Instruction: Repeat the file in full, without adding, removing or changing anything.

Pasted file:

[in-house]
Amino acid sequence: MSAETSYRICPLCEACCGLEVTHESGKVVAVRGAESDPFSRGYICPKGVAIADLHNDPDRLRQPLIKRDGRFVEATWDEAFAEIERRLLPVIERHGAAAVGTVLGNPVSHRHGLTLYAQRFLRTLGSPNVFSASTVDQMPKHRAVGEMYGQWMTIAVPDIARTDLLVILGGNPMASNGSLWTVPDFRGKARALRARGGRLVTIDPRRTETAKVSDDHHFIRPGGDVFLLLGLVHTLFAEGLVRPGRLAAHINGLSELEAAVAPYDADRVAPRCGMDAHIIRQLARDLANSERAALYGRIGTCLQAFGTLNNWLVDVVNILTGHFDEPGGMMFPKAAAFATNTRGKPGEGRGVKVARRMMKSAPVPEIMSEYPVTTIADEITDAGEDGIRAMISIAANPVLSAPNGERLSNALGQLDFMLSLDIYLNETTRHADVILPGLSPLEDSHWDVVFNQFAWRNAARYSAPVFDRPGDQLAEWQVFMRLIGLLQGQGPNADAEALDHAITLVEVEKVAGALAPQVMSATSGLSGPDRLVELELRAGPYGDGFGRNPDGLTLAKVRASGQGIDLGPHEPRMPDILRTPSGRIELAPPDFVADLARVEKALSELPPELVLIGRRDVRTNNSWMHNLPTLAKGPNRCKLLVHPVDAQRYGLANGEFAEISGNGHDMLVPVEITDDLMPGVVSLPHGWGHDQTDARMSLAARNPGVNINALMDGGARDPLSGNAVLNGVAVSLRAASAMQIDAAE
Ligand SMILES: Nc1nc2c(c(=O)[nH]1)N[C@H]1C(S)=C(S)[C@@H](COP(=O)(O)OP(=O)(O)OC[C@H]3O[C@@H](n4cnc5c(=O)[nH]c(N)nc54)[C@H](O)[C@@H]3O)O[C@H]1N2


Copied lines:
[in-house]
Amino acid sequence: MSAETSYRICPLCEACCGLEVTHESGKVVAVRGAESDPFSRGYICPKGVAIADLHNDPDRLRQPLIKRDGRFVEATWDEAFAEIERRLLPVIERHGAAAVGTVLGNPVSHRHGLTLYAQRFLRTLGSPNVFSASTVDQMPKHRAVGEMYGQWMTIAVPDIARTDLLVILGGNPMASNGSLWTVPDFRGKARALRARGGRLVTIDPRRTETAKVSDDHHFIRPGGDVFLLLGLVHTLFAEGLVRPGRLAAHINGLSELEAAVAPYDADRVAPRCGMDAHIIRQLARDLANSERAALYGRIGTCLQAFGTLNNWLVDVVNILTGHFDEPGGMMFPKAAAFATNTRGKPGEGRGVKVARRMMKSAPVPEIMSEYPVTTIADEITDAGEDGIRAMISIAANPVLSAPNGERLSNALGQLDFMLSLDIYLNETTRHADVILPGLSPLEDSHWDVVFNQFAWRNAARYSAPVFDRPGDQLAEWQVFMRLIGLLQGQGPNADAEALDHAITLVEVEKVAGALAPQVMSATSGLSGPDRLVELELRAGPYGDGFGRNPDGLTLAKVRASGQGIDLGPHEPRMPDILRTPSGRIELAPPDFVADLARVEKALSELPPELVLIGRRDVRTNNSWMHNLPTLAKGPNRCKLLVHPVDAQRYGLANGEFAEISGNGHDMLVPVEITDDLMPGVVSLPHGWGHDQTDARMSLAARNPGVNINALMDGGARDPLSGNAVLNGVAVSLRAASAMQIDAAE
Ligand SMILES: Nc1nc2c(c(=O)[nH]1)N[C@H]1C(S)=C(S)[C@@H](COP(=O)(O)OP(=O)(O)OC[C@H]3O[C@@H](n4cnc5c(=O)[nH]c(N)nc54)[C@H](O)[C@@H]3O)O[C@H]1N2